Today I am signing into law the "Agricultural Adjustment Act of 1980," a measure that will help maintain the economic viability of our farm economy without contributing to food price inflation.
The immediate risk of farm price disasters falls upon farmers. But the longer term risk of the collapse of farm prices falls on consumers, through production interruptions and price increases for meat, milk, and fiber. This bill increases our protections against such interruptions.
This bill extends the disaster payment program, which covers a portion of the losses associated with crop failure, and imposes a new limitation on the amount of such payments.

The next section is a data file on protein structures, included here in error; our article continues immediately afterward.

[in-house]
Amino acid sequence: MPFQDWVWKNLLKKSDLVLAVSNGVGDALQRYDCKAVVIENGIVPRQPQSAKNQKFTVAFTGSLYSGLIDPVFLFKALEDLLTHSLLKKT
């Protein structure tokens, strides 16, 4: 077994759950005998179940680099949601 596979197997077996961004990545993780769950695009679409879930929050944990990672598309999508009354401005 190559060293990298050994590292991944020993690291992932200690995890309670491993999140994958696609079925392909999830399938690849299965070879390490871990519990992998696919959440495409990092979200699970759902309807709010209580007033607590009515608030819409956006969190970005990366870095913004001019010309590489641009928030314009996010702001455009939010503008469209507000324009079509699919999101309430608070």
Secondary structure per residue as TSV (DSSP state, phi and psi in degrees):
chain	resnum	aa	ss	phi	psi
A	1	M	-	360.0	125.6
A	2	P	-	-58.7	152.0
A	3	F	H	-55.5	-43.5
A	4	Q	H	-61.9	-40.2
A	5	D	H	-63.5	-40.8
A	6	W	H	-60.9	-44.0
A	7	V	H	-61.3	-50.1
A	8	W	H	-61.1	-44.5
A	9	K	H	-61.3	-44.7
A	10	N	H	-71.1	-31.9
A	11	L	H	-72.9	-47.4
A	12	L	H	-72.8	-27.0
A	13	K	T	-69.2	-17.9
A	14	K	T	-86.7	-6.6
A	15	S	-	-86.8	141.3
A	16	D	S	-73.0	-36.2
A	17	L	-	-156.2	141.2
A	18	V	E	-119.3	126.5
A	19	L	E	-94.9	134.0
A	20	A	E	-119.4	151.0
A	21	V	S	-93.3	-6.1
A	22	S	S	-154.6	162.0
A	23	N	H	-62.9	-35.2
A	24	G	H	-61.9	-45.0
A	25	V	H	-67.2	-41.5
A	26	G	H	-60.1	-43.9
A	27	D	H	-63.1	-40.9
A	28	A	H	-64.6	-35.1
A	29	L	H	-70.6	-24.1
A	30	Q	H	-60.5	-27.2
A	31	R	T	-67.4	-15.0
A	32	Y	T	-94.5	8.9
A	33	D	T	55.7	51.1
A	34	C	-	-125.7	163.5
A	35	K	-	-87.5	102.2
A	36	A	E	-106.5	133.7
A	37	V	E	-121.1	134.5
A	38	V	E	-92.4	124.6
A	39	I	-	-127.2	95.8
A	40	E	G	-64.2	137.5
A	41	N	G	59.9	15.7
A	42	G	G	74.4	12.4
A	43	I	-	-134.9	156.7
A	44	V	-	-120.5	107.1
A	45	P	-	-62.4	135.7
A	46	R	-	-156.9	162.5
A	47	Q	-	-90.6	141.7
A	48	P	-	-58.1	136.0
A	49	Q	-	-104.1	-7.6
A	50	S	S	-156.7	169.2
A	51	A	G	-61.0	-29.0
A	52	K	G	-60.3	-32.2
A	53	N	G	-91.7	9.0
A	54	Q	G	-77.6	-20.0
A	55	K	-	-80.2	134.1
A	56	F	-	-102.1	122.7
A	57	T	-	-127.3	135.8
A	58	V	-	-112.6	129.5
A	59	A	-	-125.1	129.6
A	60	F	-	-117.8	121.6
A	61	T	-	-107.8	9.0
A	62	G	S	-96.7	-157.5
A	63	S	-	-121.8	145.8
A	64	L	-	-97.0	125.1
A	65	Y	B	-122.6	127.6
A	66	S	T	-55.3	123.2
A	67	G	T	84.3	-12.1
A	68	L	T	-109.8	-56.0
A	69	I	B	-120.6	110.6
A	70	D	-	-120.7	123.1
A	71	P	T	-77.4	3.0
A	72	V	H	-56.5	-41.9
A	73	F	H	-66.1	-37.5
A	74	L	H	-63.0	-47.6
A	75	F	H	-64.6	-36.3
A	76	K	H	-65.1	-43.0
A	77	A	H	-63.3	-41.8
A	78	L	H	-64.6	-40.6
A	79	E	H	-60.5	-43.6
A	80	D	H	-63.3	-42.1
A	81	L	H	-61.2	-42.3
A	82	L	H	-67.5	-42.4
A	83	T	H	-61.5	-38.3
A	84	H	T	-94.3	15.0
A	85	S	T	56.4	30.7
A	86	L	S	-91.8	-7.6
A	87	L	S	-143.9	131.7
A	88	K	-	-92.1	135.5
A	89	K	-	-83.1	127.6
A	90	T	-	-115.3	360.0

The bill also amends, in two significant ways, the landmark Food and Agriculture Act of 1977. First, it adjusts the level of income protection made available to those farmers who participate in the commodity programs authorized by the 1977 act. This adjustment has been made necessary by the very rapid increase in the cost of producing wheat and feed grains. While the level of protection made possible by this authority is still below the total cost of production, it does provide protection for farmers in the event of depressed market prices. And it does this without government action that would raise prices or fuel inflation.